# export "test" to the cluster nodes
clusterExport(cl, "test")

# call "test" in parallel apply
parLapply(cl = cl, 1:7, fun = function(x) {
  test()
})
## [[1]]
## [1] TRUE
## 
## [[2]]
## [1] TRUE
## 
## [[3]]
## [1] TRUE
## 
## [[4]]
## [1] TRUE
## 
## [[5]]
## [1] TRUE
## 
## [[6]]
## [1] TRUE
## 
## [[7]]
## [1] TRUE

How long does it take?

# parallel
t0 <- proc.time()
xx <- parLapply(cl = cl, 1:7, fun = function(x) {
  test()
})
t1 <- proc.time()
t1-t0
##    user  system elapsed 
##    0.01    0.00    2.09
# serial
t0 <- proc.time()
xx <- lapply(1:7, FUN = function(x) {
  test()
})
t1 <- proc.time()
t1-t0
##    user  system elapsed 
##    0.00    0.00   14.08

clusterEvalQ() evaluates a literal expression on each cluster node. It can be used to load packages into each node.

# load the zoo package in each node
clusterEvalQ(cl = cl, require(zoo))
## [[1]]
## [1] TRUE
## 
## [[2]]
## [1] TRUE
## 
## [[3]]
## [1] TRUE
## 
## [[4]]
## [1] TRUE
## 
## [[5]]
## [1] TRUE
## 
## [[6]]
## [1] TRUE
## 
## [[7]]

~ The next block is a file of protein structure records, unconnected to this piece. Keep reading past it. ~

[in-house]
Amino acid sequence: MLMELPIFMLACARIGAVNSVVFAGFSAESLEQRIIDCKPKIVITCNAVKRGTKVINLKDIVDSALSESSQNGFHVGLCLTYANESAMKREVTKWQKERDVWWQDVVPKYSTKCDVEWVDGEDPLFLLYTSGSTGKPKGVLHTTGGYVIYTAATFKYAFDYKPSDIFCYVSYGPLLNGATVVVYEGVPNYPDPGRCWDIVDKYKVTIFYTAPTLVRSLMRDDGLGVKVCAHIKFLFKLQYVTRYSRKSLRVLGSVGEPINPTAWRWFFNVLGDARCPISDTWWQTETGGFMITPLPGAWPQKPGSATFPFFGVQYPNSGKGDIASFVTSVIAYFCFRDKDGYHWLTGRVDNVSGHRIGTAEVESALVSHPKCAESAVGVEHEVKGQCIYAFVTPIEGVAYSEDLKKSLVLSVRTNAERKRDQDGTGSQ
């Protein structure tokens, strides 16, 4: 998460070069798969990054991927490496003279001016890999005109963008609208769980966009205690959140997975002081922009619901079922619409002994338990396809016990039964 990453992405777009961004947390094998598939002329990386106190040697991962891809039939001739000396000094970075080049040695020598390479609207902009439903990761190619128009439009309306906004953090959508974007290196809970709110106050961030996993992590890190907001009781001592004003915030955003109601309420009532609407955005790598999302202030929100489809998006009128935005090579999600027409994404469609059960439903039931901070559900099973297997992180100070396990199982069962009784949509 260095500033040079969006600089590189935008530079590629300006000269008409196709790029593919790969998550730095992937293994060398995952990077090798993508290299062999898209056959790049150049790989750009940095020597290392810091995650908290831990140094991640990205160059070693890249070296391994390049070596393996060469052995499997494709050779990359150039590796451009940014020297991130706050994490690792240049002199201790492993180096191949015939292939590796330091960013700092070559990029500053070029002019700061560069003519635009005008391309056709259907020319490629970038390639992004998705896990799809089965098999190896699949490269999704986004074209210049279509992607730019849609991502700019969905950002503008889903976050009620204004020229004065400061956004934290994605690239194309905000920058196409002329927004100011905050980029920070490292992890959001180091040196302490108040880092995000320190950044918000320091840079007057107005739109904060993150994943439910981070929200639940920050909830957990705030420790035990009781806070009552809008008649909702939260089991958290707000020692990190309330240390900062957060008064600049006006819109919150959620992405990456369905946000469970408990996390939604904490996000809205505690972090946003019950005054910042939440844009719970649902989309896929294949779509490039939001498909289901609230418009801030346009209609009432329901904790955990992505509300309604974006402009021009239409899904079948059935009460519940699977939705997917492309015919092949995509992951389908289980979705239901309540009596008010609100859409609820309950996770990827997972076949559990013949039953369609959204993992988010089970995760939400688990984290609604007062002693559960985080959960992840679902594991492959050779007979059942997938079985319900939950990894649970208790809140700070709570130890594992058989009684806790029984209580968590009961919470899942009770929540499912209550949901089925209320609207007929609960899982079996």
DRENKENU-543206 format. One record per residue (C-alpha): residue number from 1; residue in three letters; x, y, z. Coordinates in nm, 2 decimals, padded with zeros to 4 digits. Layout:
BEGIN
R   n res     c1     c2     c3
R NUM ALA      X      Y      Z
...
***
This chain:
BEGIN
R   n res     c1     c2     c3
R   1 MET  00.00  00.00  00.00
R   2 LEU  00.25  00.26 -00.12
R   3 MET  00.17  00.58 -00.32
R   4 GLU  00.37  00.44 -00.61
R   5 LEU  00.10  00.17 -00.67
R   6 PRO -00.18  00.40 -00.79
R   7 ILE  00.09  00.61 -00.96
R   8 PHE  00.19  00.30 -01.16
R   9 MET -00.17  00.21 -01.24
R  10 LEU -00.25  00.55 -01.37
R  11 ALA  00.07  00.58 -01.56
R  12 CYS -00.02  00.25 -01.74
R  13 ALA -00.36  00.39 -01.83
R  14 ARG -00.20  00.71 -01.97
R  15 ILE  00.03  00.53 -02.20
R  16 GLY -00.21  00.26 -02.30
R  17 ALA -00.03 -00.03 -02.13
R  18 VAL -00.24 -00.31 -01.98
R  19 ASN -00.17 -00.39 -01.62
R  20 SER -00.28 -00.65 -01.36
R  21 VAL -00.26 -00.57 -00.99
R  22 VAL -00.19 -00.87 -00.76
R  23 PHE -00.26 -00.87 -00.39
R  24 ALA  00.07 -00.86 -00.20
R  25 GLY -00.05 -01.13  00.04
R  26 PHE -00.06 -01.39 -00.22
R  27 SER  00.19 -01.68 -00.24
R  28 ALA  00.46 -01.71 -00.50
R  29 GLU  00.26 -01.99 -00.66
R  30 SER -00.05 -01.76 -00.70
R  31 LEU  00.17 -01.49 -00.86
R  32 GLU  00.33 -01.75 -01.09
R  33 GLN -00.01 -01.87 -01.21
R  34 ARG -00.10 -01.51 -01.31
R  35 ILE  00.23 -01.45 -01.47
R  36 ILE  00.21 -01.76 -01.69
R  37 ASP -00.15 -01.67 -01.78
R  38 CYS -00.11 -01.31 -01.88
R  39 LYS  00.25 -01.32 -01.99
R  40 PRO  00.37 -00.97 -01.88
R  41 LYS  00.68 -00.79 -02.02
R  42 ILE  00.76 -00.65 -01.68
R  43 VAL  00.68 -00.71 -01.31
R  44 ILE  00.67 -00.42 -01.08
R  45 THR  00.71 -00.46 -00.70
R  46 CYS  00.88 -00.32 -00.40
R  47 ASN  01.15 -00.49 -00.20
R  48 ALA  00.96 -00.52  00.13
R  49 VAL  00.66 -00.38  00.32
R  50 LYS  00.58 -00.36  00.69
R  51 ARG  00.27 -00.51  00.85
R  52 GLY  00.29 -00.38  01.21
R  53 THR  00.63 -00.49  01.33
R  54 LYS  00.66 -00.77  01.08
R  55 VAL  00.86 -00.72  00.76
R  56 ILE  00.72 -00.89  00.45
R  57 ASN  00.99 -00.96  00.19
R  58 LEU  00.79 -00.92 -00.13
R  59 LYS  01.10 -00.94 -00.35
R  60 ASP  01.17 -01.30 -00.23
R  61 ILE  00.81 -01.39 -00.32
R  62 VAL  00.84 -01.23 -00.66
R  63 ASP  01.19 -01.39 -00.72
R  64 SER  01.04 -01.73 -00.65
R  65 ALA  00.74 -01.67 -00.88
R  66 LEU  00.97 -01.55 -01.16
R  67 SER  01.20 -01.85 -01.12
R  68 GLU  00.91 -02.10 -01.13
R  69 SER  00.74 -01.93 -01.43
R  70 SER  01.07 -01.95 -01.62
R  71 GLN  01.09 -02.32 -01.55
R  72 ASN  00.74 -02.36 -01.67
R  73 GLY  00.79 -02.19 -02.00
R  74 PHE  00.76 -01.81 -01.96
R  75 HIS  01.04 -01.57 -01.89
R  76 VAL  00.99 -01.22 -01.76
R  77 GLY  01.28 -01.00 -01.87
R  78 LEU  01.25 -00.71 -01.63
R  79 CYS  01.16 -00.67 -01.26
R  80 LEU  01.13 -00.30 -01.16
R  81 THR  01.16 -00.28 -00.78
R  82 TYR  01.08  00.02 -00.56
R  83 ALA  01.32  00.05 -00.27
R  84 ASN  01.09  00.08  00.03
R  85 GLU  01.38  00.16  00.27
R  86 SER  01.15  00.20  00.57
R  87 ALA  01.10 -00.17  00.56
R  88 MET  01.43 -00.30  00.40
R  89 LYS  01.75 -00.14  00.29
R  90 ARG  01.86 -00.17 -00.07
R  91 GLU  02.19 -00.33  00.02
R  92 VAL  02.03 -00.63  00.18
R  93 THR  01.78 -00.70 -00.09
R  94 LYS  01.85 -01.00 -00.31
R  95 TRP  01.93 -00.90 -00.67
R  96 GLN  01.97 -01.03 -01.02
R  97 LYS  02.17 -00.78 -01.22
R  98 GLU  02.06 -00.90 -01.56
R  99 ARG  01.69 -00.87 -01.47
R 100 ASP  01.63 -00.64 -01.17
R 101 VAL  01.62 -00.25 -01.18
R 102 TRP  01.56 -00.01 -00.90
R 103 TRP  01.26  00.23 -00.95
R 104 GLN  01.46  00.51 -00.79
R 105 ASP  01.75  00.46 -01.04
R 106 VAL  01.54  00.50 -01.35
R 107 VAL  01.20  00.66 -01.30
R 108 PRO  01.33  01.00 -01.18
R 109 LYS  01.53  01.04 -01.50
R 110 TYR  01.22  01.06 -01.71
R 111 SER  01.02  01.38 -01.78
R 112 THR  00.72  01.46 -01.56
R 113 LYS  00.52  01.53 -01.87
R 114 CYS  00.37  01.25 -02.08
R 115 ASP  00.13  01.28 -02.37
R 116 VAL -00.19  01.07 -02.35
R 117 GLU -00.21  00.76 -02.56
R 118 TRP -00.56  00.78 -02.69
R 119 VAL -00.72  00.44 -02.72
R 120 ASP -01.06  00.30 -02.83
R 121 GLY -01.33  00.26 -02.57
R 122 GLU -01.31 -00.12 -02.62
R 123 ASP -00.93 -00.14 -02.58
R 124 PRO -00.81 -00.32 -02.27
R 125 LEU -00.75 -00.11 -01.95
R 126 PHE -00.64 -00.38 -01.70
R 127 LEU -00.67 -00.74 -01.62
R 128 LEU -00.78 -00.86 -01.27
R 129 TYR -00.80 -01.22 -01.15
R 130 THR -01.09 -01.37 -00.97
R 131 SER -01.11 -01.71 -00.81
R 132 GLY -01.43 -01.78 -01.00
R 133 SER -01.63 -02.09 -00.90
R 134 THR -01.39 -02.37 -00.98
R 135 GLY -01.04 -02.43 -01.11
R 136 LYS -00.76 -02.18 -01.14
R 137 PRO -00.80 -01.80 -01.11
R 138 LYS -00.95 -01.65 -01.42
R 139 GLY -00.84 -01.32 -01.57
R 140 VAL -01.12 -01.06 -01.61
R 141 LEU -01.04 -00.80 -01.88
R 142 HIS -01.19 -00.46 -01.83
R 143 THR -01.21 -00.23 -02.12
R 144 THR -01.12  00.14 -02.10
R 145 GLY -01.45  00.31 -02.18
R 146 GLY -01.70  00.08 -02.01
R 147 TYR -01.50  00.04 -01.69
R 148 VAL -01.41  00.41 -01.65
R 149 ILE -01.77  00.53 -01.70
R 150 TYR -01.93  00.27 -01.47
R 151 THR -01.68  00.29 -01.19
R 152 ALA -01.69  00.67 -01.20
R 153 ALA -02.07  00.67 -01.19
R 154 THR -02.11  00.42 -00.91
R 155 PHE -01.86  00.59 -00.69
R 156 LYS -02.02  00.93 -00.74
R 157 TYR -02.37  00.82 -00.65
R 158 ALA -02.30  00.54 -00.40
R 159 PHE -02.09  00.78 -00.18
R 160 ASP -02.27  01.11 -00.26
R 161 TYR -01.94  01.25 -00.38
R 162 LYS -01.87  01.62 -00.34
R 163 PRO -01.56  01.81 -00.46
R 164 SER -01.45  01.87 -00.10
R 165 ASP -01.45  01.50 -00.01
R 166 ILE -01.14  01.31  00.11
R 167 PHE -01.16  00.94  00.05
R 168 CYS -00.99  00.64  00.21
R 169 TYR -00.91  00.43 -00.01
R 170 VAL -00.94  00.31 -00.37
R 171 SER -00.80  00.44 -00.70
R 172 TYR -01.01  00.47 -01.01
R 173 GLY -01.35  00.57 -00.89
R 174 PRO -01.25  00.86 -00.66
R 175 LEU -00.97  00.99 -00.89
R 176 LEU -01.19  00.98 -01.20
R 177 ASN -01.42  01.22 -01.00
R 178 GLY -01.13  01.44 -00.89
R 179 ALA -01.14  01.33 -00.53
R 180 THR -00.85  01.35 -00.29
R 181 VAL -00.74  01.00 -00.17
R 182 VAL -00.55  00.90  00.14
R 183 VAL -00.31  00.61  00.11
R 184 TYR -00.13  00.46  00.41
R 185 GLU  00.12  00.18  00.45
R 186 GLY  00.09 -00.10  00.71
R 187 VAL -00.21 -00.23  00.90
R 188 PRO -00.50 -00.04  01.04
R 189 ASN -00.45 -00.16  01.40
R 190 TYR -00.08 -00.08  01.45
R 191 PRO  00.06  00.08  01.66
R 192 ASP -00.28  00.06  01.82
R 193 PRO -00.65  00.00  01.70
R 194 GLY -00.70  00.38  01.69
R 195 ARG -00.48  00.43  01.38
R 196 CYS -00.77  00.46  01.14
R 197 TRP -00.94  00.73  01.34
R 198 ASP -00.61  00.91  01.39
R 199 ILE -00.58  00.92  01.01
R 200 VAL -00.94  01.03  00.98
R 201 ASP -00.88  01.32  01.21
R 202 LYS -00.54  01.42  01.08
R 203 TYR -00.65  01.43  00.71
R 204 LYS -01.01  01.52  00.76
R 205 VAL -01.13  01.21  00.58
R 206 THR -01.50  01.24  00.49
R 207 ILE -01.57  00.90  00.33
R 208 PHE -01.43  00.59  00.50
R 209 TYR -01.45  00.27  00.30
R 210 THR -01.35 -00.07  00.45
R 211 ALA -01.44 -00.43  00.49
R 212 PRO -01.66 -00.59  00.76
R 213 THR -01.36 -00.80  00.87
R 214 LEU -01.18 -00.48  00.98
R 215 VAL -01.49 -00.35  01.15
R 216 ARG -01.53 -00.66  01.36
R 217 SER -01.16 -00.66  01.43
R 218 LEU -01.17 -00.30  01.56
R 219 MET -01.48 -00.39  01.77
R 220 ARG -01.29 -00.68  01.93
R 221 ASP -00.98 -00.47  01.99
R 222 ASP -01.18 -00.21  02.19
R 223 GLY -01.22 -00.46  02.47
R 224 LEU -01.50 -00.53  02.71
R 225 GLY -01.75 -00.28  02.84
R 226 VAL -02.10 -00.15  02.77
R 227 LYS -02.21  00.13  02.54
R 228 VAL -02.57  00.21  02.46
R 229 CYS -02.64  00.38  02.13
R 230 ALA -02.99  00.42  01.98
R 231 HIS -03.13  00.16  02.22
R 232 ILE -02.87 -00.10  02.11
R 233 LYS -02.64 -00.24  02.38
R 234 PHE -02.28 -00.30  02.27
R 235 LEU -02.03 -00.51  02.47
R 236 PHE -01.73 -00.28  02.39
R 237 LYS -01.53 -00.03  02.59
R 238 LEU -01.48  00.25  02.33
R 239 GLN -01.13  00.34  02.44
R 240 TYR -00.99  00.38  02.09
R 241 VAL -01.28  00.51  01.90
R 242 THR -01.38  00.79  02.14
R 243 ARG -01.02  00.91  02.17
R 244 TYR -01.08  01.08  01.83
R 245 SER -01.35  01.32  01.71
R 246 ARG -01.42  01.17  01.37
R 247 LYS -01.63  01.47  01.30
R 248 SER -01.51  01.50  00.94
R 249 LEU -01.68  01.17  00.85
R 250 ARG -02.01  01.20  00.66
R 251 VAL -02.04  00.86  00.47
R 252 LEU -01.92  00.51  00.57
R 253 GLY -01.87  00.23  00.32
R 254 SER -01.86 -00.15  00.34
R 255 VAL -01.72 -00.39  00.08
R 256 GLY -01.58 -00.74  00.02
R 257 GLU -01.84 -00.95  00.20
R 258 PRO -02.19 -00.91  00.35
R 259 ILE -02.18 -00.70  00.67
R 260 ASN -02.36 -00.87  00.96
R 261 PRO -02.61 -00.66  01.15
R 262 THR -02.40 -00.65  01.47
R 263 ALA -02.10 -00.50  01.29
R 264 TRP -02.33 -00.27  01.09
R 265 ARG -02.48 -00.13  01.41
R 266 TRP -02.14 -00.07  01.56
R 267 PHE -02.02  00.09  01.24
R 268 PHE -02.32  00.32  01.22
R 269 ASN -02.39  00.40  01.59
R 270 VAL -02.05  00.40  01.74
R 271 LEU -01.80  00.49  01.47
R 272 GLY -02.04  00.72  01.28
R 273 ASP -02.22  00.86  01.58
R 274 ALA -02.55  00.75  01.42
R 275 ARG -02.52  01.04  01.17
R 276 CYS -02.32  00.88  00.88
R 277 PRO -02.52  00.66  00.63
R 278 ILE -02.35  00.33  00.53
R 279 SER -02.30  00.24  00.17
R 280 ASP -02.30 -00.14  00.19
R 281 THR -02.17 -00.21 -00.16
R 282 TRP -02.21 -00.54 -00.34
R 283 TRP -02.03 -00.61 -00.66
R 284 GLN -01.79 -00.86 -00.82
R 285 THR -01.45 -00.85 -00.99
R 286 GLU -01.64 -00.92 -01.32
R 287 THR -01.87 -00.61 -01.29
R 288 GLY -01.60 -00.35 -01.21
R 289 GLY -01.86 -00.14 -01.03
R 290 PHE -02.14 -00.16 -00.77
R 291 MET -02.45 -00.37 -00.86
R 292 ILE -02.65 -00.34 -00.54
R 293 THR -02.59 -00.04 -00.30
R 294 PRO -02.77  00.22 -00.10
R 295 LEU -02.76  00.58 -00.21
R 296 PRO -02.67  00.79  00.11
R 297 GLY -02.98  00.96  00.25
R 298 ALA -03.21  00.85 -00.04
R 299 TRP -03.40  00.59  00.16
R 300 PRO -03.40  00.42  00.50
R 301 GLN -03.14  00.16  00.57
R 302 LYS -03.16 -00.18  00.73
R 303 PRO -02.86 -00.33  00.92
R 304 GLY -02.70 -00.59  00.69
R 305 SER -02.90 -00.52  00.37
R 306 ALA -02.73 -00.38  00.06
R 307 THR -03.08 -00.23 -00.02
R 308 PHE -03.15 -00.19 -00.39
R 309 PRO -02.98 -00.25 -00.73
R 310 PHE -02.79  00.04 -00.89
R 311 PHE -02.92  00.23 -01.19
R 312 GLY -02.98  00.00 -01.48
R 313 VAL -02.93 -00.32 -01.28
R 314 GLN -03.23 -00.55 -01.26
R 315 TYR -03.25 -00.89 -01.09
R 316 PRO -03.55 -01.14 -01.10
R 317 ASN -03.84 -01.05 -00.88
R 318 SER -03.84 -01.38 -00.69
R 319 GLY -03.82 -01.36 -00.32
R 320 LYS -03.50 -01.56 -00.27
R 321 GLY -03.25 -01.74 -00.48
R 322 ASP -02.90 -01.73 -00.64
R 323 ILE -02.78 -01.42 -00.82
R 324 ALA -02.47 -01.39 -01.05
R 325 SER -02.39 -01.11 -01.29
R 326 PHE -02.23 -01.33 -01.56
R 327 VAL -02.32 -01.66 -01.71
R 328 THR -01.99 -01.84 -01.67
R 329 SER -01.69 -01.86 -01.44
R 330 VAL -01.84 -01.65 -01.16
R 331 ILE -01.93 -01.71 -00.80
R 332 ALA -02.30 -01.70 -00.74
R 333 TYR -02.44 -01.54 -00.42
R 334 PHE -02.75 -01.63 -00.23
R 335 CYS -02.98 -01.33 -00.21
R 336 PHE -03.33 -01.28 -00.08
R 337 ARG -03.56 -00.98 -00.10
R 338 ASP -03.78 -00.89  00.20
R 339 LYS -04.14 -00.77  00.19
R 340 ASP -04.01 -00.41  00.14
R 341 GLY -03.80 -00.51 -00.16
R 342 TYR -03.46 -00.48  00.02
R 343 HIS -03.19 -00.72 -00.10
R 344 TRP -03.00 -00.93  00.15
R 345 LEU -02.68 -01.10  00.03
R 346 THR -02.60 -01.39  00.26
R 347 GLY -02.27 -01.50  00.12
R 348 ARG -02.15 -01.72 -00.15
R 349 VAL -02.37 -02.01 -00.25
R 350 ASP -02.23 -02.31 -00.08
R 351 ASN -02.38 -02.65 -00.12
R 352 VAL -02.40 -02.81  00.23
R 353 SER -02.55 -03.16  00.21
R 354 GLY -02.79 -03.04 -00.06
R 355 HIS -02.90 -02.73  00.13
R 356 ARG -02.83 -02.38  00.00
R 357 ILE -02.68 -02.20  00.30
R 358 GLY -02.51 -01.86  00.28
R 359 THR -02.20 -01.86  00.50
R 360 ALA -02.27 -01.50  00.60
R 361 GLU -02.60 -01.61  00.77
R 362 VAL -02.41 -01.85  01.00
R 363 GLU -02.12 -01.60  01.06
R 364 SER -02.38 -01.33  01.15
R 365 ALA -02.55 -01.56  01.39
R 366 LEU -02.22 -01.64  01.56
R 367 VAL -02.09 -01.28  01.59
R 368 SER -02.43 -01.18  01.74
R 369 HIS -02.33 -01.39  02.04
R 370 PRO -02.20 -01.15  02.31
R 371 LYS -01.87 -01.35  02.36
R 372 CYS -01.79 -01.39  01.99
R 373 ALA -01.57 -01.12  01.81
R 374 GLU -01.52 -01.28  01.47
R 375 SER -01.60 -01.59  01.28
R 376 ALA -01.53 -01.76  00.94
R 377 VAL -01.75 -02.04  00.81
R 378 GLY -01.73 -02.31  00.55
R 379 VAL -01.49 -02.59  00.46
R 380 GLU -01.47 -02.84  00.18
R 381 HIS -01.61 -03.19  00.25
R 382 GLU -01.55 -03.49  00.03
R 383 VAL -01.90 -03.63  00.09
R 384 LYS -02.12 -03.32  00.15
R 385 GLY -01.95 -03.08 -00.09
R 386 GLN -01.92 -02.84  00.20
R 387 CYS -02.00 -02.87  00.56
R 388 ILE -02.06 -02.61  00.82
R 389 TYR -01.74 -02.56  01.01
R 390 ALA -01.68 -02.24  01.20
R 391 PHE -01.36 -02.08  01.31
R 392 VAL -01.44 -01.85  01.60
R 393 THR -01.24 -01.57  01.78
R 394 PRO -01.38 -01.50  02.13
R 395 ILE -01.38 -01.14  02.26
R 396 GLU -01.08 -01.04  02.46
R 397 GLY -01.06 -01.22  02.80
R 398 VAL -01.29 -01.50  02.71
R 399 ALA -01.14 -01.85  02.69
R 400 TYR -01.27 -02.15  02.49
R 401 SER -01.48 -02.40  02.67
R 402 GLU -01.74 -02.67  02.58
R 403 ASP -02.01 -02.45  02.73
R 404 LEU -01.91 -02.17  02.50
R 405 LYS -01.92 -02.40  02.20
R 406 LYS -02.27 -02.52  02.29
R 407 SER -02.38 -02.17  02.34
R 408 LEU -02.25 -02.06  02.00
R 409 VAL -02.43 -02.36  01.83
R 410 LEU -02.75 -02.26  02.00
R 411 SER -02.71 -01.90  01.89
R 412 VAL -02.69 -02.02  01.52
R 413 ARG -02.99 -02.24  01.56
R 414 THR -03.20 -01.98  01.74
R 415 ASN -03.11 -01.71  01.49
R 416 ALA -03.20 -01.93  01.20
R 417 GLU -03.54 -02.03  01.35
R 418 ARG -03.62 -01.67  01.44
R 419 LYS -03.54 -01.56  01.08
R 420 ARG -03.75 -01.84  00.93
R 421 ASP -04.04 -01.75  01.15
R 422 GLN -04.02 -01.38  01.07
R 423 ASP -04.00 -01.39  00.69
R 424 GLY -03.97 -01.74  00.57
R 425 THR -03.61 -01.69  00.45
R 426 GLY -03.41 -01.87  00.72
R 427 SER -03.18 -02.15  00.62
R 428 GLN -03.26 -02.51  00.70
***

## [1] TRUE
# call zoo functions in parallel apply 
parLapply(cl = cl, 1:7, fun = function(x) {
  is.zoo(zoo())
})
## [[1]]
## [1] TRUE
## 
## [[2]]
## [1] TRUE
## 
## [[3]]
## [1] TRUE
## 
## [[4]]
## [1] TRUE
## 
## [[5]]
## [1] TRUE
## 
## [[6]]
## [1] TRUE
## 
## [[7]]
## [1] TRUE

Once you’ve finished working with your cluster, it’s good to clean up and stop the cluster child processes (quitting R will also stop all of the child processes).

stopCluster(cl)

The ‘Rcpp’ package

Reference: http://heather.cs.ucdavis.edu/~matloff/158/RcppTutorial.pdf

The Rcpp package provides C++ classes that greatly facilitate interfacing C or C++ code in R packages using the .Call() interface provided by R. It provides a powerful API on top of R, permitting direct interchange of rich R objects (including S3, S4 or Reference Class objects) between R and C++.

Maintaining C++ code in it’s own source file provides several benefits (recommended). However, it’s also possible to do inline declaration and execution of C++ code, which will be used in the following example.

Let’s implement the Fibonacci sequence both in R and C++:

F_n=F_{n-1}+Fn_{n-2}

with F_0=0 and F_1=1.

fibR <- function(n){
  if(n==0) return(0)
  if(n==1) return(1)
  return(fibR(n-1) + fibR(n-2))
}
Rcpp::cppFunction("
int fibC(const int n){
  if(n==0) return(0);
  if(n==1) return(1);
  return(fibC(n-1) + fibC(n-2));
}")

Compare the performance:

require(microbenchmark)
microbenchmark(fibR(20), fibC(20))
## Unit: microseconds
##      expr     min       lq      mean   median       uq     max neval
##  fibR(20) 11354.8 13077.50 16629.646 14720.85 18781.75 33800.5   100
##  fibC(20)    35.6    39.05    68.486    51.10    57.10  1224.5   100